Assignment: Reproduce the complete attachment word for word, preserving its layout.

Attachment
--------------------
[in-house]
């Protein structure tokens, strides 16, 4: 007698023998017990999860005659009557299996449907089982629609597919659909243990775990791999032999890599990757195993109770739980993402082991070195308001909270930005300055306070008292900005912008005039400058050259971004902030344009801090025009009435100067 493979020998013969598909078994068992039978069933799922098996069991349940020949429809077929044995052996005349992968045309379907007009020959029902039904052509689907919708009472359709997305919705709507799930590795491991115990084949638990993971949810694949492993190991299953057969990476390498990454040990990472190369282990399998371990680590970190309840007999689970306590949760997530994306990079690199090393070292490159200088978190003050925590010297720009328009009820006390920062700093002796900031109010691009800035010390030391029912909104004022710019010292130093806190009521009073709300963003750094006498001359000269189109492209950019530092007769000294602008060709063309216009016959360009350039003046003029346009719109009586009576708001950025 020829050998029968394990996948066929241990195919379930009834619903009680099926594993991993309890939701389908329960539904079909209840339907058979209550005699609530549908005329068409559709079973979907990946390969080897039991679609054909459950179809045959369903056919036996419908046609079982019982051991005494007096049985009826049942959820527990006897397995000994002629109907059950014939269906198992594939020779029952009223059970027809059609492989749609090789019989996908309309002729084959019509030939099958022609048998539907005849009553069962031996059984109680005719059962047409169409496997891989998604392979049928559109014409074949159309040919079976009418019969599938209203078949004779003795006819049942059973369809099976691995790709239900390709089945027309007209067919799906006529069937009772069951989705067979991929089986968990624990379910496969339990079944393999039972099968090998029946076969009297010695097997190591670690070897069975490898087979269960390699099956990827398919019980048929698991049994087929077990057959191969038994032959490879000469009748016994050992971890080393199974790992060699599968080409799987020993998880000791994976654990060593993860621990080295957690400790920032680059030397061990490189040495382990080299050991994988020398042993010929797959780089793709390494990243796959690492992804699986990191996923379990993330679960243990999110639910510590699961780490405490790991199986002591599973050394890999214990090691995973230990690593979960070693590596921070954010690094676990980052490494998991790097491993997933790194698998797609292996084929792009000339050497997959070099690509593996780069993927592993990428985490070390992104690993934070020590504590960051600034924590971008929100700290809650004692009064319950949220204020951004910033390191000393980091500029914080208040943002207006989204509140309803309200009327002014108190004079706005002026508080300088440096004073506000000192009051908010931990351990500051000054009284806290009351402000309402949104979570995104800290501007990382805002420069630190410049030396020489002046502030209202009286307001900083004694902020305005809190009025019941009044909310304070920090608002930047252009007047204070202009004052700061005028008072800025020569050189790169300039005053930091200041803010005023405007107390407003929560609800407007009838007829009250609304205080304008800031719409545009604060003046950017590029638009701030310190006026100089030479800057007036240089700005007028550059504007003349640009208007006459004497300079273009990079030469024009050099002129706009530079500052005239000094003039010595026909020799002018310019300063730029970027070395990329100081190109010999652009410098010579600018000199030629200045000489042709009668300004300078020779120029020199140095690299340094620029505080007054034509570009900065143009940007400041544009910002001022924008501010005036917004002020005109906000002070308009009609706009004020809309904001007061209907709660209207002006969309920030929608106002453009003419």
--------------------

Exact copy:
[in-house]
């Protein structure tokens, strides 16, 4: 007698023998017990999860005659009557299996449907089982629609597919659909243990775990791999032999890599990757195993109770739980993402082991070195308001909270930005300055306070008292900005912008005039400058050259971004902030344009801090025009009435100067 493979020998013969598909078994068992039978069933799922098996069991349940020949429809077929044995052996005349992968045309379907007009020959029902039904052509689907919708009472359709997305919705709507799930590795491991115990084949638990993971949810694949492993190991299953057969990476390498990454040990990472190369282990399998371990680590970190309840007999689970306590949760997530994306990079690199090393070292490159200088978190003050925590010297720009328009009820006390920062700093002796900031109010691009800035010390030391029912909104004022710019010292130093806190009521009073709300963003750094006498001359000269189109492209950019530092007769000294602008060709063309216009016959360009350039003046003029346009719109009586009576708001950025 020829050998029968394990996948066929241990195919379930009834619903009680099926594993991993309890939701389908329960539904079909209840339907058979209550005699609530549908005329068409559709079973979907990946390969080897039991679609054909459950179809045959369903056919036996419908046609079982019982051991005494007096049985009826049942959820527990006897397995000994002629109907059950014939269906198992594939020779029952009223059970027809059609492989749609090789019989996908309309002729084959019509030939099958022609048998539907005849009553069962031996059984109680005719059962047409169409496997891989998604392979049928559109014409074949159309040919079976009418019969599938209203078949004779003795006819049942059973369809099976691995790709239900390709089945027309007209067919799906006529069937009772069951989705067979991929089986968990624990379910496969339990079944393999039972099968090998029946076969009297010695097997190591670690070897069975490898087979269960390699099956990827398919019980048929698991049994087929077990057959191969038994032959490879000469009748016994050992971890080393199974790992060699599968080409799987020993998880000791994976654990060593993860621990080295957690400790920032680059030397061990490189040495382990080299050991994988020398042993010929797959780089793709390494990243796959690492992804699986990191996923379990993330679960243990999110639910510590699961780490405490790991199986002591599973050394890999214990090691995973230990690593979960070693590596921070954010690094676990980052490494998991790097491993997933790194698998797609292996084929792009000339050497997959070099690509593996780069993927592993990428985490070390992104690993934070020590504590960051600034924590971008929100700290809650004692009064319950949220204020951004910033390191000393980091500029914080208040943002207006989204509140309803309200009327002014108190004079706005002026508080300088440096004073506000000192009051908010931990351990500051000054009284806290009351402000309402949104979570995104800290501007990382805002420069630190410049030396020489002046502030209202009286307001900083004694902020305005809190009025019941009044909310304070920090608002930047252009007047204070202009004052700061005028008072800025020569050189790169300039005053930091200041803010005023405007107390407003929560609800407007009838007829009250609304205080304008800031719409545009604060003046950017590029638009701030310190006026100089030479800057007036240089700005007028550059504007003349640009208007006459004497300079273009990079030469024009050099002129706009530079500052005239000094003039010595026909020799002018310019300063730029970027070395990329100081190109010999652009410098010579600018000199030629200045000489042709009668300004300078020779120029020199140095690299340094620029505080007054034509570009900065143009940007400041544009910002001022924008501010005036917004002020005109906000002070308009009609706009004020809309904001007061209907709660209207002006969309920030929608106002453009003419």